The earliest sailing directions originated in the Mediterranean as manuscripts called portolanos which were first printed in the second half of the sixteenth century. The first important collection was published in 1584 by the Dutch pilot Waghenaer. These volumes, with charts, sailing directions, navigational instructions, and tables, became known in England as “Waggoners” In 1671, the first of four volumes of The English Pilot appeared, based mostly on Dutch sources. These covered Europe, the Far East, and North America.
Tools for Finding Latitude and Time
The only way navigators could estimate a vessel’slongitude was by dead reckoning and measuring variation. Celestial navigational instruments were designed to help find a vessel’s latitude, the approximate time, and the direction of true south.
The quadrant, the earliest device used to find latitude, was a quarter-circle of wood, marked in degrees, with a plumb line and a sight along one edge, first taken to sea around 1460. Another early latitude-measuring device is the astrolabe. It is a disc with degrees and a movable arm with sights, first known to be at sea about 1481.
The Method of using an Astrolabe
In the 15th century, Portuguese Prince Henry the Navigator pioneered nationally sponsored exploration and cartography. Portuguese navigators apparently took the cross staff to sea about 1515. It has two parts: a long graduated staff and a sliding crosspiece.
Cross Staff reproduction
The Method of using a Cross Staff
The navigator holds one end of the staff near his eye, where both the sun and horizon may be sighted, and then moves the crosspiece along the staff until one end is lined up with the horizon and the other with the sun or star. The angle is read from the scale on the staff. The cross staff required the navigator to look directly into the sun, almost impossible in bright sunlight. But it could be used when the ship was moving, and it was simple and relatively inexpensive.
The Method of using a Backstaff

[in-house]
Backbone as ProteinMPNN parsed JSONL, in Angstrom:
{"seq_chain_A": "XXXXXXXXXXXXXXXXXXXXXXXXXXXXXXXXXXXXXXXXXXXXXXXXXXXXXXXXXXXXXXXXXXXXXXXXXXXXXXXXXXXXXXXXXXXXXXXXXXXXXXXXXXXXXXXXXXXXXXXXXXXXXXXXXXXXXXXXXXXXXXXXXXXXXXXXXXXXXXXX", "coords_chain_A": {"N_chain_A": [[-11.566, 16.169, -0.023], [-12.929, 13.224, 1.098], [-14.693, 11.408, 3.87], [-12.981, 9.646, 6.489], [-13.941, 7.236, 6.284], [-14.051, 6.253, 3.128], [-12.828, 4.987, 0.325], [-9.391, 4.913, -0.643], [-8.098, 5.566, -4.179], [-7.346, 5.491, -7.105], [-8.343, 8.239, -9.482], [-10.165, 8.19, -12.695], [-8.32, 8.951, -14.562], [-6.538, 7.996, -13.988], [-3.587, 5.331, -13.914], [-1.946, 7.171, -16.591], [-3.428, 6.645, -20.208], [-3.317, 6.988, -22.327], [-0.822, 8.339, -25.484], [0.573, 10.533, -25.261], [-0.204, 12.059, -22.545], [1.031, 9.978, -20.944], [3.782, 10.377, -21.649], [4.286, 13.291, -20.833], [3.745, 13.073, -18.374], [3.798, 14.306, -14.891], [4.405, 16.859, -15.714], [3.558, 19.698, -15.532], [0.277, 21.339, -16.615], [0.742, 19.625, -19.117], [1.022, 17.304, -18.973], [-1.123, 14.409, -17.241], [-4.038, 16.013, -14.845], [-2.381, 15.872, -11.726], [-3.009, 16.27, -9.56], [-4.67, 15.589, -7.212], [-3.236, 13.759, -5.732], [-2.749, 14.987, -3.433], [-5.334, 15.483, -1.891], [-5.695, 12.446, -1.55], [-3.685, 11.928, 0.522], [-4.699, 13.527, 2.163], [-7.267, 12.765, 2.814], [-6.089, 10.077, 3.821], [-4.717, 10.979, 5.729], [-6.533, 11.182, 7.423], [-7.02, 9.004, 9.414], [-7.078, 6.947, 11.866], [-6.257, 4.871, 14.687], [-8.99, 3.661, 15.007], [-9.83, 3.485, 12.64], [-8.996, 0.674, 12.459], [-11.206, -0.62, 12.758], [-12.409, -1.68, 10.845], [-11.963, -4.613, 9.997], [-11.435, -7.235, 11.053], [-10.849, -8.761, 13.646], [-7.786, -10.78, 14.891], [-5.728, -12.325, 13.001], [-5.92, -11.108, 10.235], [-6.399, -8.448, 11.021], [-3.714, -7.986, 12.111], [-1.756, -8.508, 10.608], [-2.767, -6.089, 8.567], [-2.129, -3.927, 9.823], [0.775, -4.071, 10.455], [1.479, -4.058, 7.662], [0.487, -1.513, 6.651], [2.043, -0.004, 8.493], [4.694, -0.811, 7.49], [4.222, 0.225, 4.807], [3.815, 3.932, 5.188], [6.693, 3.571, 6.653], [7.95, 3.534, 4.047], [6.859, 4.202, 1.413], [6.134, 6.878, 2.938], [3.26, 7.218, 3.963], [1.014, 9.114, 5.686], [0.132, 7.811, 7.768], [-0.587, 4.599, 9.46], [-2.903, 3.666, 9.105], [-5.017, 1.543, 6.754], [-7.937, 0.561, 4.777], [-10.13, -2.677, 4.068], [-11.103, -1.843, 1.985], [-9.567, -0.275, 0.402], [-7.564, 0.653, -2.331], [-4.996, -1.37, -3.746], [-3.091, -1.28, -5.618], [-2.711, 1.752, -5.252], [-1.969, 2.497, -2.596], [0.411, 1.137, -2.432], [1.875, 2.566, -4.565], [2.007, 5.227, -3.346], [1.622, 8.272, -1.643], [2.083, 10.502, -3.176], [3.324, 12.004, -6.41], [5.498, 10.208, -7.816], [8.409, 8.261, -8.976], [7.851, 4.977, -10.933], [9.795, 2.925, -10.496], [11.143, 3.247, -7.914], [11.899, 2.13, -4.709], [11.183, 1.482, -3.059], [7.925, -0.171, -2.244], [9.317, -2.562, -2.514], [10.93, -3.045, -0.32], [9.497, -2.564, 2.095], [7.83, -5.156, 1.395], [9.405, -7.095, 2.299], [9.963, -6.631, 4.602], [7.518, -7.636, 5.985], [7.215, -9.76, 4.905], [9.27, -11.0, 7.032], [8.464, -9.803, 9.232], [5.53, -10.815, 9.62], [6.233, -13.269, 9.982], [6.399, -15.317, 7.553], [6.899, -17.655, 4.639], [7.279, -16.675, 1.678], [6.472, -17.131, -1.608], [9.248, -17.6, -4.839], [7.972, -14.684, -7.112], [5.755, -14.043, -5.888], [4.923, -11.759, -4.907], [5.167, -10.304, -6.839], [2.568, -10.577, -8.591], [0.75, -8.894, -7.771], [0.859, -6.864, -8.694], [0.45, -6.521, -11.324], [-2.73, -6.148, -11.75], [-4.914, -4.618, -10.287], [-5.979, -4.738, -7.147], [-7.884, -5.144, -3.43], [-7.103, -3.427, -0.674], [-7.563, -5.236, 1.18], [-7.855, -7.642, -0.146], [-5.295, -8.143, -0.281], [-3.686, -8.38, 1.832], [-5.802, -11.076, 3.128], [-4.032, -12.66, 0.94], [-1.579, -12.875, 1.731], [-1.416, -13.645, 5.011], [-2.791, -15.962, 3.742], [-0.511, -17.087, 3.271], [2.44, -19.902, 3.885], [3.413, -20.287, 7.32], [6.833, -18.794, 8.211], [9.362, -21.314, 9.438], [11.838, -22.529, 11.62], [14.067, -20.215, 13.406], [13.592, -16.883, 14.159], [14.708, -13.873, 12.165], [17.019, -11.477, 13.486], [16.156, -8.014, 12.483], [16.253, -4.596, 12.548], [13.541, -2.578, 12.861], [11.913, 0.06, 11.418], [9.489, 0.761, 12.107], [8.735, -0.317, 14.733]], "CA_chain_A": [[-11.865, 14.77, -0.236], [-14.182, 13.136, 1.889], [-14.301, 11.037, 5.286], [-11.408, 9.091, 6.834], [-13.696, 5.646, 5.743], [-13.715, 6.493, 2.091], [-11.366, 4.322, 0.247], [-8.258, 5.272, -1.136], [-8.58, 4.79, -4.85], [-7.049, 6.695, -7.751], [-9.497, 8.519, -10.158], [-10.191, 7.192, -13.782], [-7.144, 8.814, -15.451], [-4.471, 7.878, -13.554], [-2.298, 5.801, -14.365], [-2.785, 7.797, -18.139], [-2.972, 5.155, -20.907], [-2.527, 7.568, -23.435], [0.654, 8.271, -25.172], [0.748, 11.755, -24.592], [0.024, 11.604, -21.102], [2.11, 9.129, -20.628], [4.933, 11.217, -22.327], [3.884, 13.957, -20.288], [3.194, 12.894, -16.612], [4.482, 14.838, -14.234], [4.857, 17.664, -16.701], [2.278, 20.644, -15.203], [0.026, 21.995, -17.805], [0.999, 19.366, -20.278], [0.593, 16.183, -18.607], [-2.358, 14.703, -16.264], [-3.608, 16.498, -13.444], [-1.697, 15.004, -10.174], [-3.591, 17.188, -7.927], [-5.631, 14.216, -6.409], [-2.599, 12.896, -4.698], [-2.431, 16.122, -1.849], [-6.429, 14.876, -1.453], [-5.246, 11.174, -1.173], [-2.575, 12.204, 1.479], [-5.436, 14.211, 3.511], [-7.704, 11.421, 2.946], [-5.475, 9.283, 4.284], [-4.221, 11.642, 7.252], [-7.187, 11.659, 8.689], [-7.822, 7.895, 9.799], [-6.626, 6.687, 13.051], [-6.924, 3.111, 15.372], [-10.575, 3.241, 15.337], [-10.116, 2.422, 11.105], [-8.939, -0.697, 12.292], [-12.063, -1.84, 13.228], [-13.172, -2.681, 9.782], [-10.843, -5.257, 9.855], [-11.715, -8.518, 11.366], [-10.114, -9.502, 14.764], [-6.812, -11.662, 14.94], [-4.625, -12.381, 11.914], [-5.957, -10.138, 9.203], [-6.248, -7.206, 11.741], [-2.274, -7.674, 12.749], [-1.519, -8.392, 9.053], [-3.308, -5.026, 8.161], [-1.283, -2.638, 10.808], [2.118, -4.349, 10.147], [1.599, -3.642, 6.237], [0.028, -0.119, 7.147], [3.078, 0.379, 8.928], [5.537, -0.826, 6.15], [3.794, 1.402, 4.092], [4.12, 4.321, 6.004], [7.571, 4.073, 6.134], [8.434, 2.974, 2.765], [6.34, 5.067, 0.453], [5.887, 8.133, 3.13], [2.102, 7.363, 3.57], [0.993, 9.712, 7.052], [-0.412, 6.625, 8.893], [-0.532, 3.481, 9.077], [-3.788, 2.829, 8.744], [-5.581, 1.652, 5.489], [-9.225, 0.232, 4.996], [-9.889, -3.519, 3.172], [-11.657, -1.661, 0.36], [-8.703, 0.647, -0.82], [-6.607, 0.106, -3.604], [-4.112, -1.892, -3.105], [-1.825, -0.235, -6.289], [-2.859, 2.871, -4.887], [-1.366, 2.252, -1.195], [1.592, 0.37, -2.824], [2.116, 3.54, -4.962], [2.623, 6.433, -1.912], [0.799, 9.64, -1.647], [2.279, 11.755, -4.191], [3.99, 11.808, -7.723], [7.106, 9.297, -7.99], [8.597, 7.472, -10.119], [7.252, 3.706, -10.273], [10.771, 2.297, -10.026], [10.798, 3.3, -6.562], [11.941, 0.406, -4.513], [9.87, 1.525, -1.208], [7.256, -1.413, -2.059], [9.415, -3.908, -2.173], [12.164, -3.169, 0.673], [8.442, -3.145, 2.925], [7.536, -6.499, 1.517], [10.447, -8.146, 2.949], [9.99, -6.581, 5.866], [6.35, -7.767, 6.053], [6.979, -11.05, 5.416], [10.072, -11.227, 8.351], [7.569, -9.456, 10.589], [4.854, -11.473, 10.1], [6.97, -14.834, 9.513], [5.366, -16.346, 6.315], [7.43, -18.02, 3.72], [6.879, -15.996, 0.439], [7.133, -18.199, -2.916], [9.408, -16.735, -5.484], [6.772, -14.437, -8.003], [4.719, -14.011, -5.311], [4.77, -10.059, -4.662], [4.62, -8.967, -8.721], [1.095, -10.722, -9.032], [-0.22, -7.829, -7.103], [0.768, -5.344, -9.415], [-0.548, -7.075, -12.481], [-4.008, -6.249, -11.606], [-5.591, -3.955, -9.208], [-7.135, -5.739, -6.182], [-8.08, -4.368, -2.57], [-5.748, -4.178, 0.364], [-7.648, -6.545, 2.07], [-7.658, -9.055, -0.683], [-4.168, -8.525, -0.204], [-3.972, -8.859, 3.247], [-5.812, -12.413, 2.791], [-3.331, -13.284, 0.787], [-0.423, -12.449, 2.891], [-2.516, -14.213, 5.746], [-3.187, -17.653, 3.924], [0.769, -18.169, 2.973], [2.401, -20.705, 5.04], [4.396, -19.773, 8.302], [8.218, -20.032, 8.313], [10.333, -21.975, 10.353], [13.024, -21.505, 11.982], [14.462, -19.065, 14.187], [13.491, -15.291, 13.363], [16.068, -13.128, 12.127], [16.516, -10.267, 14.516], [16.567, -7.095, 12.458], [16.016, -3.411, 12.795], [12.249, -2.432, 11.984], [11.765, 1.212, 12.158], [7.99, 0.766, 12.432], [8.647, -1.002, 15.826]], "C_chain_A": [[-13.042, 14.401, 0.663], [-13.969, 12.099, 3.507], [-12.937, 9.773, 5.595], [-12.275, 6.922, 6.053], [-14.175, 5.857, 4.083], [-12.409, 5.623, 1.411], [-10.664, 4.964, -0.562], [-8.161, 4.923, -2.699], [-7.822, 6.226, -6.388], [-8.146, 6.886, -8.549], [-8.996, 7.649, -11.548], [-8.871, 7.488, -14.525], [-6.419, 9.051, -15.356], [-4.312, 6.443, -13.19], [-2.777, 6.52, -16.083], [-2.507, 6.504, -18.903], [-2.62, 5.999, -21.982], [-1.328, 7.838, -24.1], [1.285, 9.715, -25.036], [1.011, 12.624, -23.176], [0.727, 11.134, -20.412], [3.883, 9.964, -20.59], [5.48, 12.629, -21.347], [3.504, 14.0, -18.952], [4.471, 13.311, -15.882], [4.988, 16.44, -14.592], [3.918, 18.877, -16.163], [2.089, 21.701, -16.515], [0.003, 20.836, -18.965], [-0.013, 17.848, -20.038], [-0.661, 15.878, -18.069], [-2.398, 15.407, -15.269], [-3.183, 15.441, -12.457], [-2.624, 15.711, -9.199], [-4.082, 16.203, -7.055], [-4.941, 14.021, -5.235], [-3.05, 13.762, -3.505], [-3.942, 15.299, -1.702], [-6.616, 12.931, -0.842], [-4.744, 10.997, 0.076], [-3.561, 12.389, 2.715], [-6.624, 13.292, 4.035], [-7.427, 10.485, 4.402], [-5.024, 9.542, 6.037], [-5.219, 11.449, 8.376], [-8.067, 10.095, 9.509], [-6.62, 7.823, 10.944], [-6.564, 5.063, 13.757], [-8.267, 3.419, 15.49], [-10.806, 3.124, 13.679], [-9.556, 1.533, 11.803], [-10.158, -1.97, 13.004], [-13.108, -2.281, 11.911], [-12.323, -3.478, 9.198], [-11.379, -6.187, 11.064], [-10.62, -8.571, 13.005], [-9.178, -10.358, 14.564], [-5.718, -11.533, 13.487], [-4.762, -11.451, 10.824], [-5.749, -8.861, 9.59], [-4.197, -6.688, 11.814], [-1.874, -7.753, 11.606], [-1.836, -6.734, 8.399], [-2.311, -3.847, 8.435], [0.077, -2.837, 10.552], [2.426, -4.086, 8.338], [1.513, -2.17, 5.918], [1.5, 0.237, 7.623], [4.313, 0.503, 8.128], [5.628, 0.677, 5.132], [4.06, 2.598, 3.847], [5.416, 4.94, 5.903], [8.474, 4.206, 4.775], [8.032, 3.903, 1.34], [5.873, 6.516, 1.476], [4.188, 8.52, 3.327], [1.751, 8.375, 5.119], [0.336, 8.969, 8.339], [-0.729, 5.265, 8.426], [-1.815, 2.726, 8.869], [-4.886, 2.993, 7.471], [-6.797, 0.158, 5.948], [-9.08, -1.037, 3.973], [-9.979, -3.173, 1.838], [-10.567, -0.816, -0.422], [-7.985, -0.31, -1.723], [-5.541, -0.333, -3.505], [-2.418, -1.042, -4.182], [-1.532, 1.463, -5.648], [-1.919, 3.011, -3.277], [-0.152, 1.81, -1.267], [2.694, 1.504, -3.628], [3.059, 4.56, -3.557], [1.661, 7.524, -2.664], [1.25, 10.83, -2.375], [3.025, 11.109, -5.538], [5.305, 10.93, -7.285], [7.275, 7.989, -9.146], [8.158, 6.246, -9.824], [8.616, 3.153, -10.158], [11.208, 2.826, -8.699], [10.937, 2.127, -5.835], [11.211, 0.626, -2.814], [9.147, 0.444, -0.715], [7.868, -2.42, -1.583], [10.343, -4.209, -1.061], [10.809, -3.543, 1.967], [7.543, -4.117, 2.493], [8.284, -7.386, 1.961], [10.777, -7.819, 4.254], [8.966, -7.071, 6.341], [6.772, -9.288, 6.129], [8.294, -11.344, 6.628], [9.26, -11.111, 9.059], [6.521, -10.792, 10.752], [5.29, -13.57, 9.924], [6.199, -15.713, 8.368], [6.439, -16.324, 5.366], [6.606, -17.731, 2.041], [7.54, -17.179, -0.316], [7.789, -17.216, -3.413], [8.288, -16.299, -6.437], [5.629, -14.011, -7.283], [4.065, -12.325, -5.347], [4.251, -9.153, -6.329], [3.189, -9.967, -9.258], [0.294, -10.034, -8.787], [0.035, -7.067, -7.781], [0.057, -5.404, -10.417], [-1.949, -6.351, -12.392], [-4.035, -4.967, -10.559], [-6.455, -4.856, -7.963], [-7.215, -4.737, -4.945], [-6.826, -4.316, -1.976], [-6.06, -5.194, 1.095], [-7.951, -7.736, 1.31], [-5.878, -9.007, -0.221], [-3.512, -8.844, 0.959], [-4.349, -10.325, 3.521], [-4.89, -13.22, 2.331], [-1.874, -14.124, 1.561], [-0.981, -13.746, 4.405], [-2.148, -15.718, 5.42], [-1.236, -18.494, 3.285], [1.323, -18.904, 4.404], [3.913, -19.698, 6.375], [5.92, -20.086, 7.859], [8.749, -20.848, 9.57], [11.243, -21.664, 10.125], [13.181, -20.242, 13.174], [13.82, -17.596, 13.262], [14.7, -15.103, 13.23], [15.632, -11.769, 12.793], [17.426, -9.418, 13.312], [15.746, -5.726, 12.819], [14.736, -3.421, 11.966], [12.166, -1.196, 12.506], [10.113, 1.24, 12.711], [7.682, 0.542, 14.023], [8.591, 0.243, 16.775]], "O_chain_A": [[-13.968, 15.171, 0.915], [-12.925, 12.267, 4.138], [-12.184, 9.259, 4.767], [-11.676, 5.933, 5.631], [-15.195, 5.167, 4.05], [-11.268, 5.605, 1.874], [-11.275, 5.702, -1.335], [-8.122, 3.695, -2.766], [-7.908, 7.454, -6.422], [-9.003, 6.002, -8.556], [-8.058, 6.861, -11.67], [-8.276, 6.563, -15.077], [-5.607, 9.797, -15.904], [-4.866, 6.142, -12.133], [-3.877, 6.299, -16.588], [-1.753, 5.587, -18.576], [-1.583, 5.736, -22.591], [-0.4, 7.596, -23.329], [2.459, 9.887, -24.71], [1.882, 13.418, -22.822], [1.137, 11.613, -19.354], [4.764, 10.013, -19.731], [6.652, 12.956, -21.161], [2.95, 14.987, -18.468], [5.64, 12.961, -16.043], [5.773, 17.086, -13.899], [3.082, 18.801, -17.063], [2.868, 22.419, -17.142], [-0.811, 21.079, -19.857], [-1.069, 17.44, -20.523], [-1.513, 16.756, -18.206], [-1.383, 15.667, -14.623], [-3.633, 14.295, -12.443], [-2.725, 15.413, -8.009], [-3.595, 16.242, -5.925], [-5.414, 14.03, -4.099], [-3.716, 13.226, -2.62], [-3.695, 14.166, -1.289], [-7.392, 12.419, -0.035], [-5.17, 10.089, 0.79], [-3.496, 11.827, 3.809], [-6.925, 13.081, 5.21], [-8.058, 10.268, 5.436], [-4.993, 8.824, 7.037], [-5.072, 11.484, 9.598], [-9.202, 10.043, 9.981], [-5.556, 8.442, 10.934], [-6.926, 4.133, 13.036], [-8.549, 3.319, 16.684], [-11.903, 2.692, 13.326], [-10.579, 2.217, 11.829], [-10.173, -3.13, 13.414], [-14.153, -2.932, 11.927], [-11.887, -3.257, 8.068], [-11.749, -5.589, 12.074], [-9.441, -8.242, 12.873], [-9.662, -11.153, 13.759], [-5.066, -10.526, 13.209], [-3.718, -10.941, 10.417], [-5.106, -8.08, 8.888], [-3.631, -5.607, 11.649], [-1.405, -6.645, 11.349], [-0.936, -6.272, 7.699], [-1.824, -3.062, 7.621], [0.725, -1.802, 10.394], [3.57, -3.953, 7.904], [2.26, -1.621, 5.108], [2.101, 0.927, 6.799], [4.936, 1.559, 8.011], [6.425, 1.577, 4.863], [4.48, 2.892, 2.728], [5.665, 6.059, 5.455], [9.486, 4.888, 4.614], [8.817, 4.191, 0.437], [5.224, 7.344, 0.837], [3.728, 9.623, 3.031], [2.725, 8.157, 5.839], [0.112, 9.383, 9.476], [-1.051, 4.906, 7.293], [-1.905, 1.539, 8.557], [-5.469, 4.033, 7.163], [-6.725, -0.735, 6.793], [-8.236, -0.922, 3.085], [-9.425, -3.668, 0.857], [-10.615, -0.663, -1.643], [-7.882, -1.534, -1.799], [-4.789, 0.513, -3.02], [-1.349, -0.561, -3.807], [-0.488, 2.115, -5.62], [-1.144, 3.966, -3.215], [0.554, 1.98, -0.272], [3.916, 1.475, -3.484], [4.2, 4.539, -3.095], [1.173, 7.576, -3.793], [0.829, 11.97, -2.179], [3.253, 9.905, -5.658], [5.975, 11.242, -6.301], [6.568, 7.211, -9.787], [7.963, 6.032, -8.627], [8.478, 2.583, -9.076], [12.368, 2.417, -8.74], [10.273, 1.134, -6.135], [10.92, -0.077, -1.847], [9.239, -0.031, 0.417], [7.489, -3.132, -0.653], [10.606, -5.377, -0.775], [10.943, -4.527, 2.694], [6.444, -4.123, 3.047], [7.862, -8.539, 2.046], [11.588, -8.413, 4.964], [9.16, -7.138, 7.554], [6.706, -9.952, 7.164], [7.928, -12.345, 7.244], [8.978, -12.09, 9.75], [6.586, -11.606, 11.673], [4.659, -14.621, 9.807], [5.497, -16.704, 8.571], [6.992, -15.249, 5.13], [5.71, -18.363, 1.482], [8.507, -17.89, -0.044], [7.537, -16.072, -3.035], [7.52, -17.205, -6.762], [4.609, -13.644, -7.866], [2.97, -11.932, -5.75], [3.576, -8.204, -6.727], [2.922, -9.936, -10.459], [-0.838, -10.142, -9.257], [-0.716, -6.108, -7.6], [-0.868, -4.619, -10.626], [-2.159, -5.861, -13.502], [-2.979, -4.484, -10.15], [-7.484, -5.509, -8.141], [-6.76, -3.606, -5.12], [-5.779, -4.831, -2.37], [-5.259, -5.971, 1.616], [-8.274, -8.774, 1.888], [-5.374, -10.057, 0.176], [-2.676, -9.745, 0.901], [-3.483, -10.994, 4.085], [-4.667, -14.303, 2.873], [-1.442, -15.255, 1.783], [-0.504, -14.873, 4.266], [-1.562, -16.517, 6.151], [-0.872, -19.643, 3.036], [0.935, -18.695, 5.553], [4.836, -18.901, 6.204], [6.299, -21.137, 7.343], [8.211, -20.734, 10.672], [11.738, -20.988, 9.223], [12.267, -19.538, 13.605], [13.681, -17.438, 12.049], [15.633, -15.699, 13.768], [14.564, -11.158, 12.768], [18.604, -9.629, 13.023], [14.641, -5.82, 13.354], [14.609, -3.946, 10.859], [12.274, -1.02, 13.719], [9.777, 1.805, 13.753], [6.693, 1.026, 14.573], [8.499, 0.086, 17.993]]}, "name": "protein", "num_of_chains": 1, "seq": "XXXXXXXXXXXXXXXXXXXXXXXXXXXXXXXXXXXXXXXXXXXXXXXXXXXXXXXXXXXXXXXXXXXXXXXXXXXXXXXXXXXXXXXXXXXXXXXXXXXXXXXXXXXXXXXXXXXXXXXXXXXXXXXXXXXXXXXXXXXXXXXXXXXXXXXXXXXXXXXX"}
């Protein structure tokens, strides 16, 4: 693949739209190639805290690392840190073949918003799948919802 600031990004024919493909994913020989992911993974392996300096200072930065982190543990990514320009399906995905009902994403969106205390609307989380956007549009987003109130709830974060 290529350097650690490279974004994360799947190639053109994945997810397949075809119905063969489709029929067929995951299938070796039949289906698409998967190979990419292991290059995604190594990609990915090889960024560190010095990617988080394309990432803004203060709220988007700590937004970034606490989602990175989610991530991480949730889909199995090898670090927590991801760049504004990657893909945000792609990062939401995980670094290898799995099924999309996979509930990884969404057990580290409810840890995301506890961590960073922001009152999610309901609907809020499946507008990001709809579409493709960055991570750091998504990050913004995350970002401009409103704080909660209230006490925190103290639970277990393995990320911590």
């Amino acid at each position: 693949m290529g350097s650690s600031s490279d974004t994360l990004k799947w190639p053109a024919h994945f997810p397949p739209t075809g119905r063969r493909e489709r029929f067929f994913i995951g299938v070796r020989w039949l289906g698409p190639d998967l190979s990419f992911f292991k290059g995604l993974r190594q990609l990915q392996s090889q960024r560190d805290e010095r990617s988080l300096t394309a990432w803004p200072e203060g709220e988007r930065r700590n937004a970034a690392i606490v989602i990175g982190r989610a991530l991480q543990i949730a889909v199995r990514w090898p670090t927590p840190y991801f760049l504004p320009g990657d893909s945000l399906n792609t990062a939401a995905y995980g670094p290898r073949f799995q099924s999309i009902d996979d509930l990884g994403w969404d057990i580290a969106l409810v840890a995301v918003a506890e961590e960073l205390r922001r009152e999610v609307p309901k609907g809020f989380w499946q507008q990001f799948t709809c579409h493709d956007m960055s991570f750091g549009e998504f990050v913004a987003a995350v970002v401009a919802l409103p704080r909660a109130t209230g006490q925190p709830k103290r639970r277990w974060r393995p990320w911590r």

Nocturnal, George Waymouth
A variation of the cross staff is the backstaff, invented byJohn Davis about 1594 and published in his Seaman’s Secretsin 1595. With it a navigator could measure angles accurately without looking directly at the sun.
The backstaff, in its final form, was made of wood and was made up of two arcs, a larger 30° arc and a smaller 60° arc.Vanes allowed accurate sighting of the horizon, while the sun showed a shadow on another vane. Also called a Davis quadrant, it could only be used for sun sights.
At night, navigators could tell time using a nocturnal, a device that measured the angle from the North Star to the pointer stars, either in Ursa Major (the Big Dipper or Big Bear) or in Ursa Minor (the Little Dipper or the Little Bear). It used the vertical as a reference, and required the month and date to be set. A sundial could be used in daylight.
Gunter’s Scale (detail)
By the middle of the 17th century, thanks to the invention of logarithms by John Napier which were transformed into a simple calculator by Edmund Gunter, navigators with little mathematical training could solve trigonometric navigational problems.
By the end of the seventeenth century, navigators were able to tell time within a quarter of an hour and find their latitude within a few miles. Despite their relatively simple instruments, these mariners sailed the globe.
Source : penobscotmarinemuseum.org/